Live Nativity set for Dec. 1-2 in Parrish

By ED HOWELL, Daily Mountain Eagle
Posted 11/26/17

PARRISH — A live Nativity scene, which will include dramatic presentations at times, will be held in downtown Parrish for first time on Dec. 1-2, starting at 6 p.m. Friday.

“The Lord laid it on my heart about two years,” said Angela Blaylock, who organized the event. “Things kept coming up where I couldn’t get it. This year, everything sort of fell into place. I got permission from my church to start asking other churches, and it went from there.”

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Live Nativity set for Dec. 1-2 in Parrish

Posted

PARRISH — A live Nativity scene, which will include dramatic presentations at times, will be held in downtown Parrish for first time on Dec. 1-2, starting at 6 p.m. Friday.

“The Lord laid it on my heart about two years,” said Angela Blaylock, who organized the event. “Things kept coming up where I couldn’t get it. This year, everything sort of fell into place. I got permission from my church to start asking other churches, and it went from there.” 

Blaylock said the free event, which will be in front of Jack’s at the four-way stop, has been in the planning since the end of September.

Mt. Carmel Baptist Church in Cordova, Providence Baptist Church between Parrish and Oakman, Crossway Baptist Church in Aldridge, Cordova Baptist Church, First Baptist Church of Parrish, and Parrish Nazarene Church are confirmed to participate.

A couple more churches may sign up by this weekend, and other churches are also invited to help out, she said. “We’d love to have anyone who would like to be in it,” Blaylock said.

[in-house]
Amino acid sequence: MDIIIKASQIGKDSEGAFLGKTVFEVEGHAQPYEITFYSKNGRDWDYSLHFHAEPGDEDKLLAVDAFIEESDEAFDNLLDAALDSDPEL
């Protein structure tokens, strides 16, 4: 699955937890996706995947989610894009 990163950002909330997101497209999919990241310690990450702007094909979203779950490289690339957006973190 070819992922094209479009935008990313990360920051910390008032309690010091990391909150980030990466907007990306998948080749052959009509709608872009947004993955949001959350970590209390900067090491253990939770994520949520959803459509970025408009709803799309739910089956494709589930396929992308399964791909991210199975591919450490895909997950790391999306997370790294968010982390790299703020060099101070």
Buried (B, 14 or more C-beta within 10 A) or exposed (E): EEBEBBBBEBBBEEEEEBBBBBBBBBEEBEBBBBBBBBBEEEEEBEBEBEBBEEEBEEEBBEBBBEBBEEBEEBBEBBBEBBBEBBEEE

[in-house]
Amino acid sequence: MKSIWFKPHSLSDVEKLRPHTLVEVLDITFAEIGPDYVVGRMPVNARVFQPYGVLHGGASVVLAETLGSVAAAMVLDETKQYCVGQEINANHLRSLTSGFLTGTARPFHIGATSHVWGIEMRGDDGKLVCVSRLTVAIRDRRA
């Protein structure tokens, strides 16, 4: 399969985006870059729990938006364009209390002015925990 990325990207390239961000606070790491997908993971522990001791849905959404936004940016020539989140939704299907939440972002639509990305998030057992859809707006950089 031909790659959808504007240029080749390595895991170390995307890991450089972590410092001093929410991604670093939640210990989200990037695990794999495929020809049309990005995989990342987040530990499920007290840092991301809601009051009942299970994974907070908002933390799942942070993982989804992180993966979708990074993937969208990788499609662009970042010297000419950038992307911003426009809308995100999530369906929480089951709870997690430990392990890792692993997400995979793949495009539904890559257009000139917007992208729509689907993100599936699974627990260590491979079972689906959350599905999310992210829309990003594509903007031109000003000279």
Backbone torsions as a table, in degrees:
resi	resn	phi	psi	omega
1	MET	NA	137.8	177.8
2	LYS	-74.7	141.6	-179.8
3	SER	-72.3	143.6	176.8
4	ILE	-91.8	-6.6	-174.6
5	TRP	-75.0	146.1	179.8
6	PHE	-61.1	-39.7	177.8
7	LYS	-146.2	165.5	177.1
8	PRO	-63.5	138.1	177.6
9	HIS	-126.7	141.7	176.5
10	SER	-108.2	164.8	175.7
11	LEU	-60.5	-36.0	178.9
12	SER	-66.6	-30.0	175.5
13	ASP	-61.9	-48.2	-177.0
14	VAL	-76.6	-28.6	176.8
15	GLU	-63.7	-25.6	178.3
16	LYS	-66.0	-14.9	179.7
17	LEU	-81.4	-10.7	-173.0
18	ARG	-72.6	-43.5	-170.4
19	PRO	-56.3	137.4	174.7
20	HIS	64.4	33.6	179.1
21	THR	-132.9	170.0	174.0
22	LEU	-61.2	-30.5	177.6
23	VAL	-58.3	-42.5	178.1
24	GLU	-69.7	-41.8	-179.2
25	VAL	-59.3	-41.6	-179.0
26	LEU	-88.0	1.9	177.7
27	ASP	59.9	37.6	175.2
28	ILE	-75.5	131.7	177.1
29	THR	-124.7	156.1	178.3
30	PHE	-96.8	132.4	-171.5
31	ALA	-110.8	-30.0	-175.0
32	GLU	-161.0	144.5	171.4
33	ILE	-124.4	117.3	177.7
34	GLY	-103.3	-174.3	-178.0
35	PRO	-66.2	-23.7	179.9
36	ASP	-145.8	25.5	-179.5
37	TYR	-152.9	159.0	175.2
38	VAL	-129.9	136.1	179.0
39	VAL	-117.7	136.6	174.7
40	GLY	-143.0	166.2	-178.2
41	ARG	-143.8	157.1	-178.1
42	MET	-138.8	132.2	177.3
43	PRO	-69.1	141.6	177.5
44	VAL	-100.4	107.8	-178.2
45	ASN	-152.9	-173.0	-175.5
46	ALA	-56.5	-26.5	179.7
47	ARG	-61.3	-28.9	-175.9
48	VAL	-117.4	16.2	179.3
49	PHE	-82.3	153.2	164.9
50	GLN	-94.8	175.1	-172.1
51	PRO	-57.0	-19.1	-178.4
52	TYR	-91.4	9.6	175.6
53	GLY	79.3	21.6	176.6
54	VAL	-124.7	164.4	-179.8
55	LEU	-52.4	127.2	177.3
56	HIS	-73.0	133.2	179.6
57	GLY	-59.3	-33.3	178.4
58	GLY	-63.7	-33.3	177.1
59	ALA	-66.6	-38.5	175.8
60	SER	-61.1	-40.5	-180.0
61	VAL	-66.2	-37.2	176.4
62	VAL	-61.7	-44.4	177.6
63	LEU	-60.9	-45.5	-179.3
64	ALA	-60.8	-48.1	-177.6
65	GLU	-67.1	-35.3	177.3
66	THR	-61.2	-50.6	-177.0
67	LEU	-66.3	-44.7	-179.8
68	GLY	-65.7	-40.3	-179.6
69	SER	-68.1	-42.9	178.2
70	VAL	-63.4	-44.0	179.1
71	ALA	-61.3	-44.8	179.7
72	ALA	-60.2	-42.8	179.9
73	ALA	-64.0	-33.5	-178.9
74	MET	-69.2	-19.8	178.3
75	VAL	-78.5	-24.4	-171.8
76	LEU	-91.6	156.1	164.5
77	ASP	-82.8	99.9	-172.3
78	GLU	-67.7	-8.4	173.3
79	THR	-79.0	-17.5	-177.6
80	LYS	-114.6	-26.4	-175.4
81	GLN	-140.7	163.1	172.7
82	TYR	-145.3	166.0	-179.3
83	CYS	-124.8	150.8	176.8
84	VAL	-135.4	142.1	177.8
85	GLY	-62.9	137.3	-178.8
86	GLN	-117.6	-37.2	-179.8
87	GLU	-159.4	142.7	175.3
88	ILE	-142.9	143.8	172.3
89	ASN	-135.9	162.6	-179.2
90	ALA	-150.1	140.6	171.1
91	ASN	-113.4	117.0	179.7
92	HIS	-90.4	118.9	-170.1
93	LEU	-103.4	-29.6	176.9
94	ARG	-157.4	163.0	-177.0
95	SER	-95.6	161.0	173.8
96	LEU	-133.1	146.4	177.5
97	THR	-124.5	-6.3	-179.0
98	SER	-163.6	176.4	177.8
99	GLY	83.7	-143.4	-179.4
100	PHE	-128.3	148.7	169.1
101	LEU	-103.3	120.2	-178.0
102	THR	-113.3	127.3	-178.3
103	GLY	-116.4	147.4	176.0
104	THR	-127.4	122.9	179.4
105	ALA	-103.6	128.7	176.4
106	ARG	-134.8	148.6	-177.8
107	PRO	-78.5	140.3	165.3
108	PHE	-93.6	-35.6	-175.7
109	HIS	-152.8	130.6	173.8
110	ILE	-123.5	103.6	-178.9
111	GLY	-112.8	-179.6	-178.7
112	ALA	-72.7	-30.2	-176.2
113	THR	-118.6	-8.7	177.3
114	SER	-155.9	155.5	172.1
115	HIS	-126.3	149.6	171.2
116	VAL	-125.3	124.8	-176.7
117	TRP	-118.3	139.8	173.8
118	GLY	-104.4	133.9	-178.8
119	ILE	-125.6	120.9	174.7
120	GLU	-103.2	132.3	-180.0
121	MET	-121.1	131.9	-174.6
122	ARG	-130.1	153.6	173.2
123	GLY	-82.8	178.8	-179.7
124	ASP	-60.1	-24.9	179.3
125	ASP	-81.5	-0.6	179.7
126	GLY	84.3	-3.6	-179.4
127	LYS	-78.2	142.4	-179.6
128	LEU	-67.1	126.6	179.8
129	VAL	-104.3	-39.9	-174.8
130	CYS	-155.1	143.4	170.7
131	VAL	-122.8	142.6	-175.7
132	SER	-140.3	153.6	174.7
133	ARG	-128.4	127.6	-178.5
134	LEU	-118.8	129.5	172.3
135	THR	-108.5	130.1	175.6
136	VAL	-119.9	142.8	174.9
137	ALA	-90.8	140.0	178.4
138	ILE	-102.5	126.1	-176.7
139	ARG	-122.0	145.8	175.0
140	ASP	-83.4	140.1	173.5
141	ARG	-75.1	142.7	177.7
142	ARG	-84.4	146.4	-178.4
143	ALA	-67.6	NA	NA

Blaylock said, “We will be doing a live Nativity scene, and Friday night at 6:30 p.m. and at 7:30 p.m., we will be doing the Nativity drama. In between those times, starting at 6, we’ll have different church groups singing.

“On Saturday afternoon, we will start at 1, and then at 1:30, 3, 5 and 7 we will be doing the Nativity drama. The rest of the time they will be standing out there and in between we will have people singing” at the times drama is not being performed.

Pastors from different churches will start off each of the dramas by addressing those gathered, welcoming them and conducting a prayer. At least about a dozen people — not counting additional people who will participate as angels — will be in the company. No animals will be used, nor will a real baby be used as Jesus, as organizers were concerned the baby might be exposed to cold weather for a long period of time.

No names of the actors will be released “because we want this to glorify God,” Blaylock said.

Visitors are invited to bring lawn chairs and watch, Blaylock said, noting free hot chocolate will also be handed out. People will also be able to drive past the site and see the manger scene.

“The different churches have taken different roles,” she said. “One church is doing the manger. One church is being responsible for the sound system. One is doing a stage for the singers to stand on. Some are working on lighting and programs. So everyone is pitching in. The different things that need to be done, they are doing that, so it is truly a group effort.”

Organizers have been meeting weekly on Sundays to plan out the event, Blaylock said, adding she hopes that it can be an annual event that can be improved upon each year.

“We’re very excited. Everyone has stepped up and have done so well. I can’t wait,” she said.

Anyone who wants more information can call Blaylock at 689-3107.